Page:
These and other advantages and features of the invention will become apparent to those persons skilled in the art upon reading the details of the methods, systems and computer readable media as more fully described below.

BRIEF DESCRIPTION OF THE DRAWINGS

FIG. 1 is a graphical representation illustrating gradient effects imposed upon biological signal readings from a microarray, due to manufacturing imperfections in the production process.

FIG. 2 is a schematic representation of a matrix representing large numbers of nominal variables and also some scaled and/or ordinal variables to be considered for analysis of variance. For purposes of practicality, given the limitations of the drawing, only one nominal (i.e., ANOVA) variable is shown having m levels.

FIG. 3 shows binning of the columns of the matrix of FIG. 2, as well as an outputs or measurements matrix Y with multiple different Y columns.

FIG. 4 is a flowchart illustrating events that may be carried out for fast analysis of variance.

FIG. 5 is a block diagram illustrating a system useful for calculating metrics according to the present invention.

FIG. 6 illustrates a typical computer system that may be employed in a system as in accordance with an embodiment of the present invention, and/or to carry out a method or instructions on computer readable media according to the present invention.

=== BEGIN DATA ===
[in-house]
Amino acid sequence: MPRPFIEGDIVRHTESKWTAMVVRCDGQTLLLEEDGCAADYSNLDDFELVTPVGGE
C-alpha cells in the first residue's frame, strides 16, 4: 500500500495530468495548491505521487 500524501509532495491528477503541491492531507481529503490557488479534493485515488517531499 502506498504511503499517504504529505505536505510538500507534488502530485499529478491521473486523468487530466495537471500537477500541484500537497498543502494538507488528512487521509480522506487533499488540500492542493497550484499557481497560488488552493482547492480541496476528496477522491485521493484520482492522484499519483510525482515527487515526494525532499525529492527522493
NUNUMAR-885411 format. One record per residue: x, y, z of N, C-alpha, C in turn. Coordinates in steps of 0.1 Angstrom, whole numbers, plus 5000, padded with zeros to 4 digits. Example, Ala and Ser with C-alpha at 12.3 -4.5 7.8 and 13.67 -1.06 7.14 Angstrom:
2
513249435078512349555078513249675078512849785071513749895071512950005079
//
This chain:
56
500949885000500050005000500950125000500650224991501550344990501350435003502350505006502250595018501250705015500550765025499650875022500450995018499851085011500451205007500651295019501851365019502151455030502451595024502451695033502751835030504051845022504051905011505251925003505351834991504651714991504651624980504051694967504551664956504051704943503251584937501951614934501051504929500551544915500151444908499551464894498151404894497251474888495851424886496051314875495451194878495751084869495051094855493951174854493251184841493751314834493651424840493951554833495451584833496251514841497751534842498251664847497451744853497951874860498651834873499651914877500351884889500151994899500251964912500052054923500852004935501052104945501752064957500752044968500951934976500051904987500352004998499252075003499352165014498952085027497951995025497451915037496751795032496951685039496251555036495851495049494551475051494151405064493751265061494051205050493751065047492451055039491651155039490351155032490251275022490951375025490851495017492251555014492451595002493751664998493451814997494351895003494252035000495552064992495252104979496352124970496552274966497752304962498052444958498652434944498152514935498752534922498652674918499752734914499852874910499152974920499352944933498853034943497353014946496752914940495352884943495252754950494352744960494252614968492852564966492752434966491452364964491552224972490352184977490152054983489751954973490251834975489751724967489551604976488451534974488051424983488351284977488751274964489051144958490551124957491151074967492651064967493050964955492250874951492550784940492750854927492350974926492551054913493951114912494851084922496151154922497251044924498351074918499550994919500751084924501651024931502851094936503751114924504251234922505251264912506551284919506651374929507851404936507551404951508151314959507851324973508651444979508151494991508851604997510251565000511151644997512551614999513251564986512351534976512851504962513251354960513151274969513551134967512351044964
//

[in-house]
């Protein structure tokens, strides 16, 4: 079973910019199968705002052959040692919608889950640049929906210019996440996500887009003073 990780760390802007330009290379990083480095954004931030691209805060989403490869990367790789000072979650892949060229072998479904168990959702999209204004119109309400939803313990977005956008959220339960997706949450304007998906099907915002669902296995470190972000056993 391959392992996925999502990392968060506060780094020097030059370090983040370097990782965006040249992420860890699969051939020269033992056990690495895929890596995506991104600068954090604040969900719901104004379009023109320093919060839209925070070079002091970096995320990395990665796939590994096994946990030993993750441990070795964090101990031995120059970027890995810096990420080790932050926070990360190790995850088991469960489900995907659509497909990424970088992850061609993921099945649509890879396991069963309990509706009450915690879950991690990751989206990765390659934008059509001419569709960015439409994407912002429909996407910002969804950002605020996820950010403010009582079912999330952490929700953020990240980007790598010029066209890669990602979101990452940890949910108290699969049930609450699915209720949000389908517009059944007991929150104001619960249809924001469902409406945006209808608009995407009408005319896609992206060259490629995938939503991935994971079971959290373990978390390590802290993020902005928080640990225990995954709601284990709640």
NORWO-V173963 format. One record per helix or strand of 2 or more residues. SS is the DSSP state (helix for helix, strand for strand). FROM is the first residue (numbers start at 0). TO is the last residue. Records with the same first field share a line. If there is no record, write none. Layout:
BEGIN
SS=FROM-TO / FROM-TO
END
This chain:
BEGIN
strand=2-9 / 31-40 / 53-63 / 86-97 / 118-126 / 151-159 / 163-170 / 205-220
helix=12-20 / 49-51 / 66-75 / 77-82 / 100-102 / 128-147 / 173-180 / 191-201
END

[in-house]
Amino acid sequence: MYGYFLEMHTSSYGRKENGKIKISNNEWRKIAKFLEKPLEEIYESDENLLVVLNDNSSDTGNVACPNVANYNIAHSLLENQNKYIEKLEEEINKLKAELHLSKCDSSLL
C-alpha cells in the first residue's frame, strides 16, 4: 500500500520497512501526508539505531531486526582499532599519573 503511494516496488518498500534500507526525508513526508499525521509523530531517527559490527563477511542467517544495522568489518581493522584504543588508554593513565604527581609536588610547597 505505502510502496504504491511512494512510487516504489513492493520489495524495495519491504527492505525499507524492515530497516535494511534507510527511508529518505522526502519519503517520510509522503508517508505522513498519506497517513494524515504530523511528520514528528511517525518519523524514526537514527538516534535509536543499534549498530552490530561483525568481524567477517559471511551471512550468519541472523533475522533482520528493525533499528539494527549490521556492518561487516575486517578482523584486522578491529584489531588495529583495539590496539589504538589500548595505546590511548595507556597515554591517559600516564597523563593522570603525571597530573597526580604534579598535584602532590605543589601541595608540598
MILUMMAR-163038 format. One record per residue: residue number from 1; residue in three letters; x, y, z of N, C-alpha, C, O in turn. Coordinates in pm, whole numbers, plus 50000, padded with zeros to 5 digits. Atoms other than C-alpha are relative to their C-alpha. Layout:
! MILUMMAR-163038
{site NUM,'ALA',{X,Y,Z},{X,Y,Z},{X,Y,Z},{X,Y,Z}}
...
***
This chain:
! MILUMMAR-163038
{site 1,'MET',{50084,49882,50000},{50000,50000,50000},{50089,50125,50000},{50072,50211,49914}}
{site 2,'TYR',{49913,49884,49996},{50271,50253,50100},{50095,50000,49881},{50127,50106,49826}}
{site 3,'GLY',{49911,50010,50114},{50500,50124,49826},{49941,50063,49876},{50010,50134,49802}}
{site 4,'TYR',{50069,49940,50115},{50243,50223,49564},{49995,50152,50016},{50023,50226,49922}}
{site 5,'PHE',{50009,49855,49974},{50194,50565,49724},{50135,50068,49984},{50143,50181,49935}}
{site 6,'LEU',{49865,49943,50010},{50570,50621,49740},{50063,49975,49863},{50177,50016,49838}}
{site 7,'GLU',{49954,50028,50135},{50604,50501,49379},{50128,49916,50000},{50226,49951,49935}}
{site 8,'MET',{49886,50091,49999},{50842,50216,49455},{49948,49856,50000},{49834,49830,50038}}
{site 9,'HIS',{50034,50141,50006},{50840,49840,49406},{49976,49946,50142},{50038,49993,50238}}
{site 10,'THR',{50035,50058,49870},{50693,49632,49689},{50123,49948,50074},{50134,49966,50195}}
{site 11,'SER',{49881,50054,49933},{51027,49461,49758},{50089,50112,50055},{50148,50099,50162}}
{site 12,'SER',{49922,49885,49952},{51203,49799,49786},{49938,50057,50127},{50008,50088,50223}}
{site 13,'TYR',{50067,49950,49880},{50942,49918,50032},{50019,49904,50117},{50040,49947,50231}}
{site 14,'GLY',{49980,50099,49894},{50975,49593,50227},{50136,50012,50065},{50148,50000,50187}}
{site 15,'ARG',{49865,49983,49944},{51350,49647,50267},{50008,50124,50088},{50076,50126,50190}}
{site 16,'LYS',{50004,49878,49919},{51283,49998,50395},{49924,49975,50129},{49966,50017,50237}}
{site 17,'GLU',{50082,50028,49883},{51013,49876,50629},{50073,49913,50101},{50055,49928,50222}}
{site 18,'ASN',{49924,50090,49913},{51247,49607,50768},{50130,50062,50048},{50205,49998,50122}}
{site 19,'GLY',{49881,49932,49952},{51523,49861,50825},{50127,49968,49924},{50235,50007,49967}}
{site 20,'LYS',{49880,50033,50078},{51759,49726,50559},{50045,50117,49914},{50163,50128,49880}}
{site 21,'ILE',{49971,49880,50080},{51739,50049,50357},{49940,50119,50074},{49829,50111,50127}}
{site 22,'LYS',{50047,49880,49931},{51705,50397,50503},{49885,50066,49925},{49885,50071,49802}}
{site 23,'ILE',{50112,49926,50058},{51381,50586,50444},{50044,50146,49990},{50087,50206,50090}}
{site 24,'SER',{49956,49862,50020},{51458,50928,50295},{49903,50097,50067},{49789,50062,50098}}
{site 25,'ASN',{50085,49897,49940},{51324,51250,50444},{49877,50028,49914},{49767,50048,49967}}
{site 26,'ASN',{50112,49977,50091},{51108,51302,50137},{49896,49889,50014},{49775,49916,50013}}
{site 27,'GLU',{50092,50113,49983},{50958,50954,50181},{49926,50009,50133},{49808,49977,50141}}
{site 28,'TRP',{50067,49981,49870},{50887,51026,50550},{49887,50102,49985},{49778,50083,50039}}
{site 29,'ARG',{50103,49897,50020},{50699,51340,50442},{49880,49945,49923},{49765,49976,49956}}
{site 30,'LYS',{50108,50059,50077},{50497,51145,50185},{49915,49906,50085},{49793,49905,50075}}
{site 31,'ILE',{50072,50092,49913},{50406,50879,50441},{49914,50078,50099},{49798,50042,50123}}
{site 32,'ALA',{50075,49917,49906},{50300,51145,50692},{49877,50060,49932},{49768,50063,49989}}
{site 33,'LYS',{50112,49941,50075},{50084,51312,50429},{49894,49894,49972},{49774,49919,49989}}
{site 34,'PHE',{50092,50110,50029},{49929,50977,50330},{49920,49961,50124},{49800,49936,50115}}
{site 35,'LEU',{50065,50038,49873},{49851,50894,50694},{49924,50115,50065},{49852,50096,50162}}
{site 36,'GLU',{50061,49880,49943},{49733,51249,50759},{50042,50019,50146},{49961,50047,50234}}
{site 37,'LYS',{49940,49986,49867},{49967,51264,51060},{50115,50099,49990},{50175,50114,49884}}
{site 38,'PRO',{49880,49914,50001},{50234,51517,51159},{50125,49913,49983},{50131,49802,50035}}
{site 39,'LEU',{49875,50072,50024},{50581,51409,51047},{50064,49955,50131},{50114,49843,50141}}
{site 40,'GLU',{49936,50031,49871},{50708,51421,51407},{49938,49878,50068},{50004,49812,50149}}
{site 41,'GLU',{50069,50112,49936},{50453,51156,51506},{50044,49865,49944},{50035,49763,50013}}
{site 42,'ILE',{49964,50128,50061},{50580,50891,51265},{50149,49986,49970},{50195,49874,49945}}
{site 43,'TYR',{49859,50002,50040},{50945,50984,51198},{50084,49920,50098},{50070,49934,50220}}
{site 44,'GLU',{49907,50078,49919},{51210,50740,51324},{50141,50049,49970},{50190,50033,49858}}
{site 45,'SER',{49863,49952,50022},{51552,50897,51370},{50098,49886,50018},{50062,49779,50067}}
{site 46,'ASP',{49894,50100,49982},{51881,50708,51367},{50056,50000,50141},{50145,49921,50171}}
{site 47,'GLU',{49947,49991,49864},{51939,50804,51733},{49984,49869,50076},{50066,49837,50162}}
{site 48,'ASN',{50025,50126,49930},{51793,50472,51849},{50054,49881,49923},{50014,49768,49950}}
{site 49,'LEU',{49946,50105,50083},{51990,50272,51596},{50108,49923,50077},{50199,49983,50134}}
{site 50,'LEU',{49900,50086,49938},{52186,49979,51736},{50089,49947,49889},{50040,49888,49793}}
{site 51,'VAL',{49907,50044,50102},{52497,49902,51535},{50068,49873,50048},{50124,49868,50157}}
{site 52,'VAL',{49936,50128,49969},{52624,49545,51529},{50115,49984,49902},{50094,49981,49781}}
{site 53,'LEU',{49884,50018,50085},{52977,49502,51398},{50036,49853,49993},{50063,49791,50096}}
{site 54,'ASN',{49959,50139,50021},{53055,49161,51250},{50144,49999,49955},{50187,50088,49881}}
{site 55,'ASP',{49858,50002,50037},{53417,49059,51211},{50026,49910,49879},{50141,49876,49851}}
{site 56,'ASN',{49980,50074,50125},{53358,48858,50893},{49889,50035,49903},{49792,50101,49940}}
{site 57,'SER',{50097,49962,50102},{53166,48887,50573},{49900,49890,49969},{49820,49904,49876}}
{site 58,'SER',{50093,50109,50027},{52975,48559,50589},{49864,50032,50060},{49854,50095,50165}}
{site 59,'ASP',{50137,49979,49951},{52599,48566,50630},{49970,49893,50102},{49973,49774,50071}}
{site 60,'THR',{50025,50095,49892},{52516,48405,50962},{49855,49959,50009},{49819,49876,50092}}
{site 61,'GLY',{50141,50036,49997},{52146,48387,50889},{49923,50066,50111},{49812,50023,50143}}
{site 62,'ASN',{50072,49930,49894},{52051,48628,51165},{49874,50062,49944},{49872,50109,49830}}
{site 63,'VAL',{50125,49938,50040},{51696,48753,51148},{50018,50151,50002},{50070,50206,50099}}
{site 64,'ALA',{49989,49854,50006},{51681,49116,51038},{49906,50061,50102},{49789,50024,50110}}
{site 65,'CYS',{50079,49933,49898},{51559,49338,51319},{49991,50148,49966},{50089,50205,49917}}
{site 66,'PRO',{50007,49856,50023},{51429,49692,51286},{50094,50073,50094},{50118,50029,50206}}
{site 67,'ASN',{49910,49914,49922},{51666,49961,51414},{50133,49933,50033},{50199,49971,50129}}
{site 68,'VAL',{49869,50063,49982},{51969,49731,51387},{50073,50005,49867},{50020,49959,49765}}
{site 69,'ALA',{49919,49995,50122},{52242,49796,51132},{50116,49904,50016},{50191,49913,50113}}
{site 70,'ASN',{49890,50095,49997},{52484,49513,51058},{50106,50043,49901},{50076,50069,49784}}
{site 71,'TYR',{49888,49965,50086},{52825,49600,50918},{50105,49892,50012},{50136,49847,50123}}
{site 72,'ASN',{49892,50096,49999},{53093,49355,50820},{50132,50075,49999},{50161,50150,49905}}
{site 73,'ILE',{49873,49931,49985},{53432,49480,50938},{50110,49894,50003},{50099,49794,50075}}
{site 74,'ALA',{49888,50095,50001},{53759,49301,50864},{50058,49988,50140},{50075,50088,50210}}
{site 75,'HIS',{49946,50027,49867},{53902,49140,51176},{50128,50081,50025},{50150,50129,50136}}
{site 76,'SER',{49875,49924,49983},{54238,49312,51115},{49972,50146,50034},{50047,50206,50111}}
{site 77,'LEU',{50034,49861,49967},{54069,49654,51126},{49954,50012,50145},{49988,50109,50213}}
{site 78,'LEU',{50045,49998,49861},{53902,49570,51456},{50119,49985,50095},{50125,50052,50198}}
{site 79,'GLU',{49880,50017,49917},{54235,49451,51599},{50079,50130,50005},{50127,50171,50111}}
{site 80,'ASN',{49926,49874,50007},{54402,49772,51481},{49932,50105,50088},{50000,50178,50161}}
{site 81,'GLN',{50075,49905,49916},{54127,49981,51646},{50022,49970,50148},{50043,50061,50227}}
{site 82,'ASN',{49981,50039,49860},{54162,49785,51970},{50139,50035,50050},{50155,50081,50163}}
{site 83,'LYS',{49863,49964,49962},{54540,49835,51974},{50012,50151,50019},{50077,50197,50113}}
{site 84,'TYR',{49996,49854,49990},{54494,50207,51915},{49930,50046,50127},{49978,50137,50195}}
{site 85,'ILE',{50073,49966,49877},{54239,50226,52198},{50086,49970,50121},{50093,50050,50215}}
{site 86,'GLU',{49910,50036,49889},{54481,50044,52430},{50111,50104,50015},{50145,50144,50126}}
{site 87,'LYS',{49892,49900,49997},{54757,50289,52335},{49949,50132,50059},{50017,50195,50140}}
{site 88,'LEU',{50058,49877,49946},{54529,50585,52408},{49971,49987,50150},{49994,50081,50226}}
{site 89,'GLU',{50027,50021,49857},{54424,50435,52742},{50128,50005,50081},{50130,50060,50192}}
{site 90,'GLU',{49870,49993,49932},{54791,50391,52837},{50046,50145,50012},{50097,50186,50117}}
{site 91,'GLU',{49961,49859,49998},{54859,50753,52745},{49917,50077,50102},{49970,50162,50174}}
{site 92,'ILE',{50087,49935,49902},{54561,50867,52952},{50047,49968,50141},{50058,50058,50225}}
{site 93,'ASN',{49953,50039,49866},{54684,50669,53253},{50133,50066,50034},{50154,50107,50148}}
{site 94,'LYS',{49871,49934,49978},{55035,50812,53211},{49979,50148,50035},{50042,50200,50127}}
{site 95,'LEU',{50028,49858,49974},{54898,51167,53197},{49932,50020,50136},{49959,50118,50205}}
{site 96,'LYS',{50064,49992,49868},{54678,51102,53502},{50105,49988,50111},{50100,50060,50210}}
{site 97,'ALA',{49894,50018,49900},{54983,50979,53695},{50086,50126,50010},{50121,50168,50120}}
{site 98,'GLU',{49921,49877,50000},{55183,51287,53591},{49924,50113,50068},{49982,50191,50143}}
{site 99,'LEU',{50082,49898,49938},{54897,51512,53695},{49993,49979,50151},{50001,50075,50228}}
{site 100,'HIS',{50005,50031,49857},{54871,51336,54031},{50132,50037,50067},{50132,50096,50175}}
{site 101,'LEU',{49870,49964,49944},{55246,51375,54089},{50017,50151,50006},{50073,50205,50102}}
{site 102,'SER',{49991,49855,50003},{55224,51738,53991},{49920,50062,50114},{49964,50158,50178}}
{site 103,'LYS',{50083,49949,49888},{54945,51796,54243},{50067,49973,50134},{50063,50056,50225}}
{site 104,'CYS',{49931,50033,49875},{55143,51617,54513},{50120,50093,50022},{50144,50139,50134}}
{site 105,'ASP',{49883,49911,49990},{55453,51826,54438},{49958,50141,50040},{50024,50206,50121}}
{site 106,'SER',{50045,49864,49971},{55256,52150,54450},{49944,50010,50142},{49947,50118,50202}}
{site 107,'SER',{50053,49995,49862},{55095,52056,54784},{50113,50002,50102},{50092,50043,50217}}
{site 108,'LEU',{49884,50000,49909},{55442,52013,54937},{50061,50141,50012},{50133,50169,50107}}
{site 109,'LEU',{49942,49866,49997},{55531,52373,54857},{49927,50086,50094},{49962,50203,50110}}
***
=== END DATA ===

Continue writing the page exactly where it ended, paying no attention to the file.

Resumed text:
FIG. 7A shows an ROC curve generated from signal data from a chemical array.

FIG. 7B shows an ROC curve generated from signal data from a chemical array by conventional ROC analysis.

FIG. 7C shows a corrected ROC curve generated from the same signal data used to generate the curve in FIG. 7B, but weighted according to techniques described herein.

FIG. 8 shows a plot of the log values of negative probabilities that probes having complex biologicals have been depurinated, as calculated by ANOVA estimates of depurination probability as described.

DETAILED DESCRIPTION OF THE INVENTION

Before the present methods, systems and computer readable media are described, it is to be understood that this invention is not limited to particular examples or embodiments described, as such may, of course, vary. It is also to be understood that the terminology used herein is for the purpose of describing particular embodiments only, and is not intended to be limiting, since the scope of the present invention will be limited only by the appended claims.